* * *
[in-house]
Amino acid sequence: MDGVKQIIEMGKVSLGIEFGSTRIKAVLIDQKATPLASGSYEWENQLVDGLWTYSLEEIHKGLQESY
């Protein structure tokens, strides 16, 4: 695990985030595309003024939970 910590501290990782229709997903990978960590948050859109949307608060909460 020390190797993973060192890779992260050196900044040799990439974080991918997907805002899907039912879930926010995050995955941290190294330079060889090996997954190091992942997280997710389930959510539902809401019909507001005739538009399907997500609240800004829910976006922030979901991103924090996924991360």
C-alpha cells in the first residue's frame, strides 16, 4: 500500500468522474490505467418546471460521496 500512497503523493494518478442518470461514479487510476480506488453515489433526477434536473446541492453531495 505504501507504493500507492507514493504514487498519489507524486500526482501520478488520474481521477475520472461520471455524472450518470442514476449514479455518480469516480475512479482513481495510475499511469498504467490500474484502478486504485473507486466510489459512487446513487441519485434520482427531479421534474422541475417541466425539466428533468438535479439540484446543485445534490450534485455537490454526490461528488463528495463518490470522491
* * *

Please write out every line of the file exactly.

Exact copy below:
[in-house]
Amino acid sequence: MDGVKQIIEMGKVSLGIEFGSTRIKAVLIDQKATPLASGSYEWENQLVDGLWTYSLEEIHKGLQESY
């Protein structure tokens, strides 16, 4: 695990985030595309003024939970 910590501290990782229709997903990978960590948050859109949307608060909460 020390190797993973060192890779992260050196900044040799990439974080991918997907805002899907039912879930926010995050995955941290190294330079060889090996997954190091992942997280997710389930959510539902809401019909507001005739538009399907997500609240800004829910976006922030979901991103924090996924991360």
C-alpha cells in the first residue's frame, strides 16, 4: 500500500468522474490505467418546471460521496 500512497503523493494518478442518470461514479487510476480506488453515489433526477434536473446541492453531495 505504501507504493500507492507514493504514487498519489507524486500526482501520478488520474481521477475520472461520471455524472450518470442514476449514479455518480469516480475512479482513481495510475499511469498504467490500474484502478486504485473507486466510489459512487446513487441519485434520482427531479421534474422541475417541466425539466428533468438535479439540484446543485445534490450534485455537490454526490461528488463528495463518490470522491